A quarter of final year students have tried the study drug modafinil, research shows, with 20% of students who have tried the drug admitting to using it daily.
Oxford University has the highest number of students using modafinil, at 26%, with Newcastle and Leeds not far behind at 25%, research by student paper The Tab revealed.
Architecture students are the most common users, followed by law and maths. Nearly one in 10 modafinil users think using the drug amounts to cheating, but carry on regardless. The majority of users had taken the drug between two and 10 times, however the second largest proportion (20%) use modafinil daily.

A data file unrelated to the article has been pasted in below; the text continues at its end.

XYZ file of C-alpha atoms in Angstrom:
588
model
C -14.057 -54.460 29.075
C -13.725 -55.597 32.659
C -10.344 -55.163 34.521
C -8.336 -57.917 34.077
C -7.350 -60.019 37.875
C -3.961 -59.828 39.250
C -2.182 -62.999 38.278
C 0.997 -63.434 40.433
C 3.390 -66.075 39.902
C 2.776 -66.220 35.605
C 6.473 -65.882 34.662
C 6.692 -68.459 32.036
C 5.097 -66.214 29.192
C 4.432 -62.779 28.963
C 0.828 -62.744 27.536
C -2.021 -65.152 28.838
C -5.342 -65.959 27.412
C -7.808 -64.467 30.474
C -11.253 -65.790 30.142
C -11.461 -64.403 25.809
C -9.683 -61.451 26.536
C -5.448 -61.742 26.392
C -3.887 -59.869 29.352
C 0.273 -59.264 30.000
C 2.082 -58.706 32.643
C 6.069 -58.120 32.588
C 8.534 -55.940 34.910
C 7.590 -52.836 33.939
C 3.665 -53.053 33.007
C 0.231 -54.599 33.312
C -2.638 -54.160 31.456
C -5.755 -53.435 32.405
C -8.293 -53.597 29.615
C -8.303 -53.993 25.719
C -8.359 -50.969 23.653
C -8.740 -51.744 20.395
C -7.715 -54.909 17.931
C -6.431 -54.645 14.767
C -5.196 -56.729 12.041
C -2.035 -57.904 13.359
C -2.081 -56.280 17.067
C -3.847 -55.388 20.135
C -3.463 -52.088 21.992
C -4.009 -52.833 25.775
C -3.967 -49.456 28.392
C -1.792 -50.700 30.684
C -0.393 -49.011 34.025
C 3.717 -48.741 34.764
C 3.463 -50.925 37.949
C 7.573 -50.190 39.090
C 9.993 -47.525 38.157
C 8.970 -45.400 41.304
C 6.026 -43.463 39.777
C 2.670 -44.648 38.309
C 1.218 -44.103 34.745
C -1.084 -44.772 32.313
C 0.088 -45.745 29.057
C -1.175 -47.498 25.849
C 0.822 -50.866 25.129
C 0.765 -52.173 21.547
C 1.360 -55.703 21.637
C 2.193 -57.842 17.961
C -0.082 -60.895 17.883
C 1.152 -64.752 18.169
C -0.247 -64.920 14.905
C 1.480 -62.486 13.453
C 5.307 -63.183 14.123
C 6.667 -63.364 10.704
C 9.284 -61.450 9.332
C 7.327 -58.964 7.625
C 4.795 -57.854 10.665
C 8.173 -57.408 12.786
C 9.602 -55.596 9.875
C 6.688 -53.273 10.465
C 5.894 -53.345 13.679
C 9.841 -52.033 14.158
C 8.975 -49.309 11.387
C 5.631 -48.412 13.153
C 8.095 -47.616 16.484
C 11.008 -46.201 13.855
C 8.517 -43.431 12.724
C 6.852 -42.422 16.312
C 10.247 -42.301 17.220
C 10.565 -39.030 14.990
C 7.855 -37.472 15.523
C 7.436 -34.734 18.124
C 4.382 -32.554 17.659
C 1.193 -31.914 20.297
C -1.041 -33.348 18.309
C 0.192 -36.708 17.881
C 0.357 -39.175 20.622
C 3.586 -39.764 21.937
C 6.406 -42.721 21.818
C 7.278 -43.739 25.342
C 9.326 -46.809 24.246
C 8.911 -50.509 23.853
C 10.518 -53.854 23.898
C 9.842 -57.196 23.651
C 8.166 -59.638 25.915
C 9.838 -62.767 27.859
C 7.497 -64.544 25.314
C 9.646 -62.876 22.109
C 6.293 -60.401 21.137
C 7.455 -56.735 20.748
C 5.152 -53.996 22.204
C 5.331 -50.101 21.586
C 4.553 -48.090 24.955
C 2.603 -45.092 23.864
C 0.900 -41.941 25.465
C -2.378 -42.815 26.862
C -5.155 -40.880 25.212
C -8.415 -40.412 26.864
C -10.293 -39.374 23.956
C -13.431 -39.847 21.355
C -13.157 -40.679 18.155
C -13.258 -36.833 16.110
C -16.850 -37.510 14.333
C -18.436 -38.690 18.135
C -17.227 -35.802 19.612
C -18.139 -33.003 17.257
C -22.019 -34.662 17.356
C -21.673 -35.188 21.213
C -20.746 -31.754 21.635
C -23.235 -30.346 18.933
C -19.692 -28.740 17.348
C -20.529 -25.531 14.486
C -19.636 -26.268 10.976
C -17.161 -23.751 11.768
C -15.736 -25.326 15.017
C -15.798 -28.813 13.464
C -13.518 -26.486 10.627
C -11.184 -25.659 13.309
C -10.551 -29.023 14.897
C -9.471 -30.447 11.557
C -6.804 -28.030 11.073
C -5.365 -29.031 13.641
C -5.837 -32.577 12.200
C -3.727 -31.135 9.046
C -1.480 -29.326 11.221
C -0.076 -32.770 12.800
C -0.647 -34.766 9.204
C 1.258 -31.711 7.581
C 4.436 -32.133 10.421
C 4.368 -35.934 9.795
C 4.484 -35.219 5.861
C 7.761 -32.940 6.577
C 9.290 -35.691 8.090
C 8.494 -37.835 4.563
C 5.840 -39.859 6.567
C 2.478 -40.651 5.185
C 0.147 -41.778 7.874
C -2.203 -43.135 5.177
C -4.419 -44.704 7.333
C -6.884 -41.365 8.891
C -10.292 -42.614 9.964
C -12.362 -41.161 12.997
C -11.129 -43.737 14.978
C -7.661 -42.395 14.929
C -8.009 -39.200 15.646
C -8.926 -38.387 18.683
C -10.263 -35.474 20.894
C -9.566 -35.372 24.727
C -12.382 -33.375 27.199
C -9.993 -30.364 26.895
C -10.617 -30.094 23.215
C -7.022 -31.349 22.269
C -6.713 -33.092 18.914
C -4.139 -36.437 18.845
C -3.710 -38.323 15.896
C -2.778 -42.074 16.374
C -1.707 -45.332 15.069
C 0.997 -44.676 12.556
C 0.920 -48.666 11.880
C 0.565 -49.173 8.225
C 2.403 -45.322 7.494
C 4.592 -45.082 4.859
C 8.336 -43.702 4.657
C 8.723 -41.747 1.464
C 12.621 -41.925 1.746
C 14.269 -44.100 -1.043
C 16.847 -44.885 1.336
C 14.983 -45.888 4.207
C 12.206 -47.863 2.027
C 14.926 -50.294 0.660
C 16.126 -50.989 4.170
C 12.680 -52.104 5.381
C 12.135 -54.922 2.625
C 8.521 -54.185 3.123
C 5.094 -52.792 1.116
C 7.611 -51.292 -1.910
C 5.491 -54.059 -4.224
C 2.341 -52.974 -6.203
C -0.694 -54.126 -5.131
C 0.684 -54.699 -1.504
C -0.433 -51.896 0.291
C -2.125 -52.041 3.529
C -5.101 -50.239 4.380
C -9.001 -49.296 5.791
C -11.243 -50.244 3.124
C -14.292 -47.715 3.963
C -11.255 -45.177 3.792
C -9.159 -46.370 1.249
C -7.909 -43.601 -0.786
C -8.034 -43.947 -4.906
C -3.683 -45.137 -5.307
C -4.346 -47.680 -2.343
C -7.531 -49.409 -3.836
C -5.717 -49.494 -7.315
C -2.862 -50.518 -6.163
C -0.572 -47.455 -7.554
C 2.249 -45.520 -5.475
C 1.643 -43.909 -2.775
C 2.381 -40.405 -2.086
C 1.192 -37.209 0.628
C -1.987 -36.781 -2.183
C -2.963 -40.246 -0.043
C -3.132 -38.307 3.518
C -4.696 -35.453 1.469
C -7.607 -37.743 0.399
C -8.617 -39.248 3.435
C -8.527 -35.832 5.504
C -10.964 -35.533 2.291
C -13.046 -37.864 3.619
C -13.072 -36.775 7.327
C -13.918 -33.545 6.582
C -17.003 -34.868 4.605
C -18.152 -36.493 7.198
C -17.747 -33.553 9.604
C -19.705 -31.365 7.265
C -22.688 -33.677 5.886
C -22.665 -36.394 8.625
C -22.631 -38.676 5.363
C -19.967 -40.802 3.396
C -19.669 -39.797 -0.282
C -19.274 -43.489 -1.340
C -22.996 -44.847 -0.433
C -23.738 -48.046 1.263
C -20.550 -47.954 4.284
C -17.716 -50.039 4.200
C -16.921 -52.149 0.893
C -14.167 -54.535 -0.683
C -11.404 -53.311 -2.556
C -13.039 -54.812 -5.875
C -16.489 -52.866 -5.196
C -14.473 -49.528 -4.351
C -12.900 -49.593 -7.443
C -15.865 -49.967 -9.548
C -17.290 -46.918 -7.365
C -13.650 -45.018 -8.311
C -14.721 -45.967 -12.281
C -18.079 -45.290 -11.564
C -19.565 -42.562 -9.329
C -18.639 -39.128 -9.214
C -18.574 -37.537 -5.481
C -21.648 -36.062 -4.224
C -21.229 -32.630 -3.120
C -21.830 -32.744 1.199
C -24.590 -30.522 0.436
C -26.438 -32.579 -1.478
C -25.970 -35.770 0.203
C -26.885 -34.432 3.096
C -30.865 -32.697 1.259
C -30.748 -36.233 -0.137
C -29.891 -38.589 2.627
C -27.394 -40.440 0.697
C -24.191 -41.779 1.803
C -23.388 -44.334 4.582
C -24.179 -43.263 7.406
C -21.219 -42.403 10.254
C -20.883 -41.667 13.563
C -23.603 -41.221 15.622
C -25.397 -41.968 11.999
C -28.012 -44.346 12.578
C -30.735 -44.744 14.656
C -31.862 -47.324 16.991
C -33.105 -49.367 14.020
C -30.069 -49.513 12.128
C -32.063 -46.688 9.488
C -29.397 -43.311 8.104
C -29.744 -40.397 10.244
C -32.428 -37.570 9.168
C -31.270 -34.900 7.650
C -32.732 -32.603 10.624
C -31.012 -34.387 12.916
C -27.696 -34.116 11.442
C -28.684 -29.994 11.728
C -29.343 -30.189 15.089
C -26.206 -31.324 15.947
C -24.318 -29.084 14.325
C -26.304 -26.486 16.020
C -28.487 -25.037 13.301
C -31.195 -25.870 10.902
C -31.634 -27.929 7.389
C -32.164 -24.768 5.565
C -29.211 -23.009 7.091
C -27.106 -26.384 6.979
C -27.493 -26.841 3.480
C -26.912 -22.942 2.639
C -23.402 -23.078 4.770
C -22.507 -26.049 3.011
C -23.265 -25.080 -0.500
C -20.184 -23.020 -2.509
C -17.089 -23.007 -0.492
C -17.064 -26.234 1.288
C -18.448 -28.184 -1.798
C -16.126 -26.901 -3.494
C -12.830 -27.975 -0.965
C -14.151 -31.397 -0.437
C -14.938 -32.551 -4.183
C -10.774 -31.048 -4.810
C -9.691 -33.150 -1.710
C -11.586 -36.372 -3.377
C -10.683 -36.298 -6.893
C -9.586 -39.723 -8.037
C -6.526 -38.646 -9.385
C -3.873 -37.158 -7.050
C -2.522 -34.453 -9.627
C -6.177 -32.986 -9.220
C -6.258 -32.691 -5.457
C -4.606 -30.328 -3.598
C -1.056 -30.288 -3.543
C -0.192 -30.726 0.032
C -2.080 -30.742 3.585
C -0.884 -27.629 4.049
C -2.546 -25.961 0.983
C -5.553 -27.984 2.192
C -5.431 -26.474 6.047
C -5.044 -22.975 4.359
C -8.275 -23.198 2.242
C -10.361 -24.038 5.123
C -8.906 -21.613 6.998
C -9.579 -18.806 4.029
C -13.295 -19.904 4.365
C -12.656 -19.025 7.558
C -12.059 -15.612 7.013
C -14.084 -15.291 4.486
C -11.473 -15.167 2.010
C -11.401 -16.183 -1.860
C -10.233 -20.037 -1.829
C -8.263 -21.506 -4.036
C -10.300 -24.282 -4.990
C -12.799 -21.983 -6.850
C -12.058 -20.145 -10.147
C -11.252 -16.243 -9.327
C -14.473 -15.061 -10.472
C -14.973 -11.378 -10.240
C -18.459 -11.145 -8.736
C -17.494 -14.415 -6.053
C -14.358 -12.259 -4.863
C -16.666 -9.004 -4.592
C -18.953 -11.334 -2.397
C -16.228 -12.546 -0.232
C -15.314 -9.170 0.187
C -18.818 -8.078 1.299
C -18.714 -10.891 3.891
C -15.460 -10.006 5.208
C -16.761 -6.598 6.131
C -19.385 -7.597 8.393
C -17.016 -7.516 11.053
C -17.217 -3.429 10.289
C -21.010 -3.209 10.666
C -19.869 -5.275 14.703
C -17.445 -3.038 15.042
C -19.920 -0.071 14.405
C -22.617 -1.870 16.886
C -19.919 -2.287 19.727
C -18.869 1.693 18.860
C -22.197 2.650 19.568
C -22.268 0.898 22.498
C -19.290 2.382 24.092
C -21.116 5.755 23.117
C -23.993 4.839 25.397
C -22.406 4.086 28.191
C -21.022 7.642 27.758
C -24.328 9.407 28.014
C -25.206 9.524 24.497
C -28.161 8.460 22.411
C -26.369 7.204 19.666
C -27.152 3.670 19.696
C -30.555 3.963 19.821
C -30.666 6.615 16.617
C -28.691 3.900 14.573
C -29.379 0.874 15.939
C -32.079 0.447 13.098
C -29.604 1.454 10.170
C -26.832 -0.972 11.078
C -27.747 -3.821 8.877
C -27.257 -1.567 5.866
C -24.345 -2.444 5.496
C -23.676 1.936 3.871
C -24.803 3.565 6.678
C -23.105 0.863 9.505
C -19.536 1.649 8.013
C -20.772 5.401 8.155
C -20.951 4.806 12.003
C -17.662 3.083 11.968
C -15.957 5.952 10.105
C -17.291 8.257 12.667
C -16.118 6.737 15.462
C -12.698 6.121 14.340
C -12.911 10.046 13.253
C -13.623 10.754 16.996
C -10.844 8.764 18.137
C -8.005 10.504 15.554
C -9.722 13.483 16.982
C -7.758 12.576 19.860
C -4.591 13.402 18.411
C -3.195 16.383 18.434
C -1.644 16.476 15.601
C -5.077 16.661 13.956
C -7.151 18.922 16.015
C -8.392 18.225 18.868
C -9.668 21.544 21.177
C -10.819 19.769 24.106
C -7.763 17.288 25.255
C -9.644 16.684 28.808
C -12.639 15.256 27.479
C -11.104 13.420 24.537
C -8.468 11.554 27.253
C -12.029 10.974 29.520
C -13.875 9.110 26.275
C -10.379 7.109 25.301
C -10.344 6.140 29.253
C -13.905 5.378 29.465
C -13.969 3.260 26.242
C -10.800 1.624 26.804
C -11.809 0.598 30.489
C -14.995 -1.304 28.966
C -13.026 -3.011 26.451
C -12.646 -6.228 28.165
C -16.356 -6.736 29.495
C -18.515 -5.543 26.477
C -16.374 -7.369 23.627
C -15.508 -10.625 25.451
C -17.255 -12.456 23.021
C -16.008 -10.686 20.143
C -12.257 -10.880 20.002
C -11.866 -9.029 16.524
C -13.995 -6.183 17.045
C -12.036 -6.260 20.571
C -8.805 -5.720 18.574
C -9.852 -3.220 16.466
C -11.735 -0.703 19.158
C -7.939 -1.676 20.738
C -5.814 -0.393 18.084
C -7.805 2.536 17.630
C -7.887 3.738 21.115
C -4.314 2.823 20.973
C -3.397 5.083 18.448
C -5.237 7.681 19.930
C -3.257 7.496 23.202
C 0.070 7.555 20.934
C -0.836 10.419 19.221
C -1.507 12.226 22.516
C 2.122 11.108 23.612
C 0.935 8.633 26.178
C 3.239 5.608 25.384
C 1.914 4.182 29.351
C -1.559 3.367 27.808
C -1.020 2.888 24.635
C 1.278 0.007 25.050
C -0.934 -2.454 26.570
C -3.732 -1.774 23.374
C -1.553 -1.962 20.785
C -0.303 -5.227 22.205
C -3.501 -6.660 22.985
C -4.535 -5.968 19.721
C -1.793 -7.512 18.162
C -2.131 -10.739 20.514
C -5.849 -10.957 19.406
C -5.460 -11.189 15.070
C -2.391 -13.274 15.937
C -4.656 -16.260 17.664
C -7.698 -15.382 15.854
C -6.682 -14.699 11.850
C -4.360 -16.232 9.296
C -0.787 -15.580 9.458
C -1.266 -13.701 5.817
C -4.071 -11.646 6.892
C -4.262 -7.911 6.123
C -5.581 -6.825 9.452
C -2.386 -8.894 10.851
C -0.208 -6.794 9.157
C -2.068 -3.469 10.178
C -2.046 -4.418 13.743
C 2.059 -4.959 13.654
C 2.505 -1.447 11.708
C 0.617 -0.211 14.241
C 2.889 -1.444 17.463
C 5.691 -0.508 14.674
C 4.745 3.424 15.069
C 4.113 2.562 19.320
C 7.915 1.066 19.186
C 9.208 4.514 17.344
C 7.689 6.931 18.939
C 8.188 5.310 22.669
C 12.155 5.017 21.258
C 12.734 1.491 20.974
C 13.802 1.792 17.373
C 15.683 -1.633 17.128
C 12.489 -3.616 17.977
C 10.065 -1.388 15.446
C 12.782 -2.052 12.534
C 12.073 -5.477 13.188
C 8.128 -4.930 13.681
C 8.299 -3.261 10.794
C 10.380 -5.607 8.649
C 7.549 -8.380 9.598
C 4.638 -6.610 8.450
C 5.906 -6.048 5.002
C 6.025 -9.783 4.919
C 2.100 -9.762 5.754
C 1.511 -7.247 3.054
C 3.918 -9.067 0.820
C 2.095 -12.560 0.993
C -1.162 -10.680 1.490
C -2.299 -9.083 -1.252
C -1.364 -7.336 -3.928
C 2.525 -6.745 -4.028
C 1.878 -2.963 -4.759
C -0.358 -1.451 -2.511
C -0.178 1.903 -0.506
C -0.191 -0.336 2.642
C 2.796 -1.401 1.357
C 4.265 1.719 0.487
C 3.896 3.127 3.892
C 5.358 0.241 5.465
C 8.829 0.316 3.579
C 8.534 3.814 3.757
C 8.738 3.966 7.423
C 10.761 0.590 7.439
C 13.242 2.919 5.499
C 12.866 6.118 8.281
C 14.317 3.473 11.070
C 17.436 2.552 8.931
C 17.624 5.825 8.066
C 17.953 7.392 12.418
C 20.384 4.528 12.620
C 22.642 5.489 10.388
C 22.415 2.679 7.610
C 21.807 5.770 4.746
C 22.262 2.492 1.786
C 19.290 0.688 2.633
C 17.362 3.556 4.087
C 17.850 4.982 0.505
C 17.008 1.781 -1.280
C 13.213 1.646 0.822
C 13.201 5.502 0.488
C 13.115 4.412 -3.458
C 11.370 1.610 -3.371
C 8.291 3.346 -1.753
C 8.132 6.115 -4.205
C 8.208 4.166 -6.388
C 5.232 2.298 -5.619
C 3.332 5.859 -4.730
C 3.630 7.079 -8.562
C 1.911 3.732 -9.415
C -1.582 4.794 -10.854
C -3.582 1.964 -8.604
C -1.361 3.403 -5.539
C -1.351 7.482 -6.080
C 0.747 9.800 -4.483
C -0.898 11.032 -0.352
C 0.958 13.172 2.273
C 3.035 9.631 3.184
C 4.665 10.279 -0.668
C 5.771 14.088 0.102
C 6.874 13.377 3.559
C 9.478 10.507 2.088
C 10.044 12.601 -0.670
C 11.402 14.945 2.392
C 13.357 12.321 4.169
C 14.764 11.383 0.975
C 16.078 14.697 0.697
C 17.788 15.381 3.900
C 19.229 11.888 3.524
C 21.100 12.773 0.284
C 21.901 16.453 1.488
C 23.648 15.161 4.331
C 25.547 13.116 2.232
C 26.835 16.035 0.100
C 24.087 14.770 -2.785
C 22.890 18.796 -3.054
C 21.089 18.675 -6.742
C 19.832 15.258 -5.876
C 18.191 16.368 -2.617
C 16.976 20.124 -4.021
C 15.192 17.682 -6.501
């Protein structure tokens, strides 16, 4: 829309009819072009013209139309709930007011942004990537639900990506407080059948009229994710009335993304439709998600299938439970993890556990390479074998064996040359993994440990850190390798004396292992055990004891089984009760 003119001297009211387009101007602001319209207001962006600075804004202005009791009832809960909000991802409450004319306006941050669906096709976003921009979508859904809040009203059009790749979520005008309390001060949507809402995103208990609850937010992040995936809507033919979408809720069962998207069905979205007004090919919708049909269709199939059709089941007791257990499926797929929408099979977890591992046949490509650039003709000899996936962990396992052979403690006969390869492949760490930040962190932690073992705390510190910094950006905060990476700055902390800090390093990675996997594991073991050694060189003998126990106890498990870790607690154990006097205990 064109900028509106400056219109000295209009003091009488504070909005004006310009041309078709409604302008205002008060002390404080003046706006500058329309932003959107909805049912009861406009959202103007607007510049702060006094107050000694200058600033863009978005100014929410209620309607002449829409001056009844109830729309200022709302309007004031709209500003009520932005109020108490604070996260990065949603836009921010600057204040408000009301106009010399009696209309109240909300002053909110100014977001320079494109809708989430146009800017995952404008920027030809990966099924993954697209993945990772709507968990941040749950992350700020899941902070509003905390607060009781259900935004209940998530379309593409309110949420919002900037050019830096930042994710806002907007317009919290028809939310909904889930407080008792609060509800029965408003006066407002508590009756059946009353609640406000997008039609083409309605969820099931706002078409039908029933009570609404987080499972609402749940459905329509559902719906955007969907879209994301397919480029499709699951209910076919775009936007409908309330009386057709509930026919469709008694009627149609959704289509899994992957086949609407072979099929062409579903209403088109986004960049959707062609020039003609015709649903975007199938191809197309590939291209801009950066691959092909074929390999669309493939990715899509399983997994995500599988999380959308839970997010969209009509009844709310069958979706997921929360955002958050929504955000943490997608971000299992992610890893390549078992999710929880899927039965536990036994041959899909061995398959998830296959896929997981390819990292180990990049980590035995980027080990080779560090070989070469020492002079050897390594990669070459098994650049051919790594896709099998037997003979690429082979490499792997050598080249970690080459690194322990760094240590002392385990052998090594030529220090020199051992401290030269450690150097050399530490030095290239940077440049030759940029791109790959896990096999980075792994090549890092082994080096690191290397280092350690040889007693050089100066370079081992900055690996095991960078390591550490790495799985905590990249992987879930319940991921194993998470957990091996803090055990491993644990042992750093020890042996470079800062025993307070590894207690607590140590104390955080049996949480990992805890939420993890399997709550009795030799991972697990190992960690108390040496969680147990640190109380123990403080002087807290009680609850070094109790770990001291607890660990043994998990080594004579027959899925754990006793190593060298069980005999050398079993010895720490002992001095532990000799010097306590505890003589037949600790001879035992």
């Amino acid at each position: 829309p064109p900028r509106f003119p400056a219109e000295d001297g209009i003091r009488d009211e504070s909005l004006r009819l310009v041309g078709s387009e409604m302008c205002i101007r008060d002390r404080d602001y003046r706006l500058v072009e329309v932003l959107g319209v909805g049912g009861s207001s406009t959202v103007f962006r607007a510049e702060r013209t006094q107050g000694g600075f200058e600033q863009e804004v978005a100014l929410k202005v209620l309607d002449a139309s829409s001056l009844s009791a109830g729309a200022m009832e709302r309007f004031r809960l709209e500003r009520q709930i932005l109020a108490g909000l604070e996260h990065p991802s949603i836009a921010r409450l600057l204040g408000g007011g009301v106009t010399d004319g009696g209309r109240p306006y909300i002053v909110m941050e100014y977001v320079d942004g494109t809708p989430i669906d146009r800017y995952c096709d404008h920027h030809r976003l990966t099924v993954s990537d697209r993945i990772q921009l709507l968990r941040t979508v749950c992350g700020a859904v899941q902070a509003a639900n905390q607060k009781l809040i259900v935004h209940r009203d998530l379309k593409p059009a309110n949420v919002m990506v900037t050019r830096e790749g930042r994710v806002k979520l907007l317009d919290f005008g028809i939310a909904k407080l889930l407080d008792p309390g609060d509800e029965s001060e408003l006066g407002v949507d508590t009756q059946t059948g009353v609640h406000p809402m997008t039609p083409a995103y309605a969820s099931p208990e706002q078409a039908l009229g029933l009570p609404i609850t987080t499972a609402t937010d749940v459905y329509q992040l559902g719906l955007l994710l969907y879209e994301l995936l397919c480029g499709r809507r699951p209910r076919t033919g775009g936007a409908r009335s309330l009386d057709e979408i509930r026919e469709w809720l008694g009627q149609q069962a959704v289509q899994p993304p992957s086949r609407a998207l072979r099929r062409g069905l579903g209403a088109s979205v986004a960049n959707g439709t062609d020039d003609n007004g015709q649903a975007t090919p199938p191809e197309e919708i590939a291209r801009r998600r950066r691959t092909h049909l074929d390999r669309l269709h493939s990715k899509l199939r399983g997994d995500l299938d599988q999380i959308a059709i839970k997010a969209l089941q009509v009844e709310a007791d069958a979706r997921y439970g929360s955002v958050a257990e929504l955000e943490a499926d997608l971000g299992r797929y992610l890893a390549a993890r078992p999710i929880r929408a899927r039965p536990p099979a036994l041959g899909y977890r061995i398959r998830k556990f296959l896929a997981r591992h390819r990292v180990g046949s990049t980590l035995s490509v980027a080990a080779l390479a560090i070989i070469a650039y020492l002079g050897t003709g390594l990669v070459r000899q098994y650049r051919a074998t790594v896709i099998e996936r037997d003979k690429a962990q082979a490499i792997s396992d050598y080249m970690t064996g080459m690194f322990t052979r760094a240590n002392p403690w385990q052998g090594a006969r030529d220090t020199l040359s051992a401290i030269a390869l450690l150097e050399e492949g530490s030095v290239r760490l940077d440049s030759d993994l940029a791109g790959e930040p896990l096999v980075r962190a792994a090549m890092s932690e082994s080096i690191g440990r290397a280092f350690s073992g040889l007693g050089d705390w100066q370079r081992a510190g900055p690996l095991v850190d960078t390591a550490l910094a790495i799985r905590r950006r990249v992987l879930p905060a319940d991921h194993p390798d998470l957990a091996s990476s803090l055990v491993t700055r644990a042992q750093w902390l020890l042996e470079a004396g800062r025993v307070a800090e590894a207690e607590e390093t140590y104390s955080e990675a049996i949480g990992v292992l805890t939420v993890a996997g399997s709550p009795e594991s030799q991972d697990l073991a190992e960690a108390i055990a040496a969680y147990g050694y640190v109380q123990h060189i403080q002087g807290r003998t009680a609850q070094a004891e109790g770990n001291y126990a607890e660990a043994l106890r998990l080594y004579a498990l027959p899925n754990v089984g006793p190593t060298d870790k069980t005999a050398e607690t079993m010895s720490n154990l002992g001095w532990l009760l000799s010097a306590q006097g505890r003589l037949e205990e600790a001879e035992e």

A study earlier this year by student paper York Vision showed more than one in five students at the university have taken prescription drugs to aid their concentration while studying, with 79% saying they would consider taking the drugs.
Recent research from the US showed the majority of Ivy League students used study drugs, and do not consider it cheating. Nearly 70% admitted to misusing stimulants to complete an essay, with two thirds saying they'd used them to prepare for exams.
What is Modafinil?
Modafinil is typically used to treat narcolepsy. According to the NHS, it is a central nervous system stimulant and works by precenting excessive sleepiness during waking hours.
The drug can cause side effects, ranging from chest pain, increased blood pressure and dizziness or fainting to mental depression, memory problems, shortness of breath and uncontrolled movements of the face, mouth or tongue.